This article originally appeared in NARC. Magazine.
“Probably like a peregrine falcon would be good…” Stella Mozgawa muses. We’re talking about spirit animals. In November Mozgawa said she’d probably have a seagull as a familiar, but I figured that might have been a bit of a joke. “I think it’s one of my least favourite animals,” she ponders. “Another bird would be good, definitely, but something a little more…luscious, and rare, and interesting.”
A bird of some nature would probably be an appropriate familiar for the Los Angeles-based band, comprised of multi-instrumentalists Mozgawa, Emily Kokal, Jenny Lee Lindberg and Theresa Wayman. Over the course of ten years, the four-piece have had numerous changes in line-up and have never stuck entirely to one particular sound. Their first full-length effort The Fool was a sometimes meandering, often beautiful piece of laid-back psych-rock, while last year’s eponymously titled sophomore effort saw the band working with Flood and focusing more on rhythms, tighter instrumentation and, dare we say it, a poppier sound. In other words, the women of Warpaint have never been particularly attached to a certain sound, instead spreading their wings and going wherever the vibes take them.
Their unattached nature came to a head late last year, when a photograph surfaced of the band playing with rapper Earl Sweatshirt and urban artist King Krule in Jonti’s studio in Australia. The group were constantly pressed on when the collaboration would emerge, misunderstanding the nature of the get-together. “That whole collaboration was so overhyped,” Mozgawa says, almost regrettably. “You know it was so unofficial and so relaxed that I don’t even think that there’s a real track that came out of it. We were just faffing about.”
The incredibly relaxed nature of the band’s attitude toward the collaboration – and the lack of importance Mozgawa attaches to it – sums up the way Warpaint as a group works better than anything. They’re a collective who enjoy making music, but never feel pressured to do anything in a specific, defined way in the studio. It’s all far more casual than that. “Everyone kind of shares the creative responsibility. It’s weird because the more I think about it the more I see it as a kind of art collaboration,” Mozgawa explains, “each of us operate in our own creative universes and each of us do things on our own or with other people. In a way, there’s a freedom to playing in this band, because you can make your own demo or whatever and bring it to everyone and eventually it’ll become something else.”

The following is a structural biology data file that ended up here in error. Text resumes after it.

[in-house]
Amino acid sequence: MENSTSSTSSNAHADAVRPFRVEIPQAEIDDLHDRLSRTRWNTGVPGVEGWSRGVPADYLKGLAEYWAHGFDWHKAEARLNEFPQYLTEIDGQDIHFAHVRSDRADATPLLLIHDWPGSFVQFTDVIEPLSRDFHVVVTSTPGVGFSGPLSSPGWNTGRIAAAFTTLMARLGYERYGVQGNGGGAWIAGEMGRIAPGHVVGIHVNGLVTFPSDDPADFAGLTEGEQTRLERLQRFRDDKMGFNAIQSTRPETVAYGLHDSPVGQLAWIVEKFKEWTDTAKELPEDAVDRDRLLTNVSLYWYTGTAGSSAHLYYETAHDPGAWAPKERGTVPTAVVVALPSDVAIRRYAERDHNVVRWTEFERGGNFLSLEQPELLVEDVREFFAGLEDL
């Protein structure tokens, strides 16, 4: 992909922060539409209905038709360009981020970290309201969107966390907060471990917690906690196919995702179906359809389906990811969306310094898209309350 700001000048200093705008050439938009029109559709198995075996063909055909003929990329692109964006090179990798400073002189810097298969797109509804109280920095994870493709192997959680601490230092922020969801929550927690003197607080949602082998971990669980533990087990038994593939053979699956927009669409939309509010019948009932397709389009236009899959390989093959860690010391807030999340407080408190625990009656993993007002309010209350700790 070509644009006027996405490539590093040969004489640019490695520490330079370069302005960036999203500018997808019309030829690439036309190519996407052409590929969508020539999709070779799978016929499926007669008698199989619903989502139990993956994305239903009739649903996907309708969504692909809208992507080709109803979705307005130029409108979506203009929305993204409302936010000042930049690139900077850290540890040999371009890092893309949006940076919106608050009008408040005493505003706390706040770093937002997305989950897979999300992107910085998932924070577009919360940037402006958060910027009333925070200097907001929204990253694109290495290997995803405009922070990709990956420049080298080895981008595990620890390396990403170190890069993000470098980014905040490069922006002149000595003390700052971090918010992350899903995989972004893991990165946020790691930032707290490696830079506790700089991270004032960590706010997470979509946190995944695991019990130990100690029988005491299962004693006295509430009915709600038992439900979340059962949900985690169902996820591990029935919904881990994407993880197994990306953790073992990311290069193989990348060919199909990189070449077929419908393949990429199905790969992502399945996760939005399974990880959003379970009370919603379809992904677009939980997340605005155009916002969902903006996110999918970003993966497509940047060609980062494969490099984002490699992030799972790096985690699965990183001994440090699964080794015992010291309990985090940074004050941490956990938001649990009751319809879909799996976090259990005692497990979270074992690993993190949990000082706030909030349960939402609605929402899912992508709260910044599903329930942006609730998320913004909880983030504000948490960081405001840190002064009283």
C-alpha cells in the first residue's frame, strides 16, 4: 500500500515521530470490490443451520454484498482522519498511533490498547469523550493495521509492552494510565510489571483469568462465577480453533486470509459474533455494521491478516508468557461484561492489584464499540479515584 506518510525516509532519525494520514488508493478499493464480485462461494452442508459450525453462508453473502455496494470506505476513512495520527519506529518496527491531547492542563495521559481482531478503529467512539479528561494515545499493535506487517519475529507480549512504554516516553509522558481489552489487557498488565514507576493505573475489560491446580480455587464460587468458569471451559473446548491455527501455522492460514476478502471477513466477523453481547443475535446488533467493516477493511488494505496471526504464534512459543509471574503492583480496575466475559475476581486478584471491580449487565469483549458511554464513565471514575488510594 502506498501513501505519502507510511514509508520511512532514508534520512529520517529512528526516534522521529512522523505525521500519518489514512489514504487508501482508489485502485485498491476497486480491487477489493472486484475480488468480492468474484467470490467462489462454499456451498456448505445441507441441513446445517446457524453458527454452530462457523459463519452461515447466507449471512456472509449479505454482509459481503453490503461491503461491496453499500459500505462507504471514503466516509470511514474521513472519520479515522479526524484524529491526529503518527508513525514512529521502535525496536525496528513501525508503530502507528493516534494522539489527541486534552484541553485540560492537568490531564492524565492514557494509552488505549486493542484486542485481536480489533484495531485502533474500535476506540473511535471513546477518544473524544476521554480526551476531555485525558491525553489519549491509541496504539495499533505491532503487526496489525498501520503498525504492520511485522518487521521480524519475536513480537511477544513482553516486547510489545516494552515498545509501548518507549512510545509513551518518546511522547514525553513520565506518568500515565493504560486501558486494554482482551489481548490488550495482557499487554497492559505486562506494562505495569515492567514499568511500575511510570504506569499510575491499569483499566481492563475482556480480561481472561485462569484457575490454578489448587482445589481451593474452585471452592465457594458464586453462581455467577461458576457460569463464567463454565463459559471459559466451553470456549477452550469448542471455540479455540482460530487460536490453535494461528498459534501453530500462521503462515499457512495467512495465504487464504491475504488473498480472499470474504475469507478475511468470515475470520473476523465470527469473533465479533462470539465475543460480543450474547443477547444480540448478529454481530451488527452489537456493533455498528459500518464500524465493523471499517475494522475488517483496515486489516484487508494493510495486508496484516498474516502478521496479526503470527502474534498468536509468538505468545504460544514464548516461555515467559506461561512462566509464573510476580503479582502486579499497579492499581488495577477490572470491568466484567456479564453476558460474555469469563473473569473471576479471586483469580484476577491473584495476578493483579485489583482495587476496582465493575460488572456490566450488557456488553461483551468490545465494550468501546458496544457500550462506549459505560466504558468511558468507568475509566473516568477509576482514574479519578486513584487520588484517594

Live, it’s become a bit of a different story. For a while, Warpaint were known for their hyper-extended versions of album songs and being semi-improvisational with their live sets. “For a long time on tour we had this feeling that we were kind of like a jam band,” Mozgawa remembers. “We would have nine to eleven songs that we would put in a show and the rest would be improvised, but it’s all turned out quite meticulous now. We’ve turned very serious about learning songs verbatim, or at least as best as we can. Rather than just turning into a cult of laziness.”
It never occurred to me that their wig-outs mid-set were a symbol of laziness. “We just played – and this is just my perspective on it – I think we played a few shows where we were like, ‘yeah we’ll be fine and we’ll just do this, and we’ll change this up and we’ll play this song that we haven’t played in three years but we’ll just rehearse it backstage and we’ll be fine’. Then we’d get up on stage and it’d be like, you’re so out of the moment. You’re not really enjoying it. It takes the real joy out of playing live when you’re so on your toes like that.
“We’ve now toured with bands that are incredibly organised and seeing them every night playing pretty much the same set, they talk to the audience at the same points, you know, all that kind of stuff,” Mozgawa muses. Considering their laid-back attitude, keeping to a tight formula seems a bit out of character. Mozgawa partially agrees. “We realised that there are elements of that that are really good but in watching we realised that we could never be that. There’s something beautiful about watching a slew of bands operate on an intimate level. We’d like how they do things but as a whole that doesn’t really represent where we’re at. I think we’ll get a better understanding of what we’re like over time.”
It’s almost difficult to believe that even after ten years – and five since Mozgawa joined – the band are still a little unsure of where they are. To the outside world, they’re a tight unit who know exactly where they want to be. Like the peregrine falcon though, each band member has something of a migratory nature. Dispersing and reforming on a periodic basis has helped to form something of a scattered and multi-faceted personality to the band, one that they themselves are still getting to grips with. But that’s what makes Warpaint so luscious and interesting: you never know where they’re going to go next.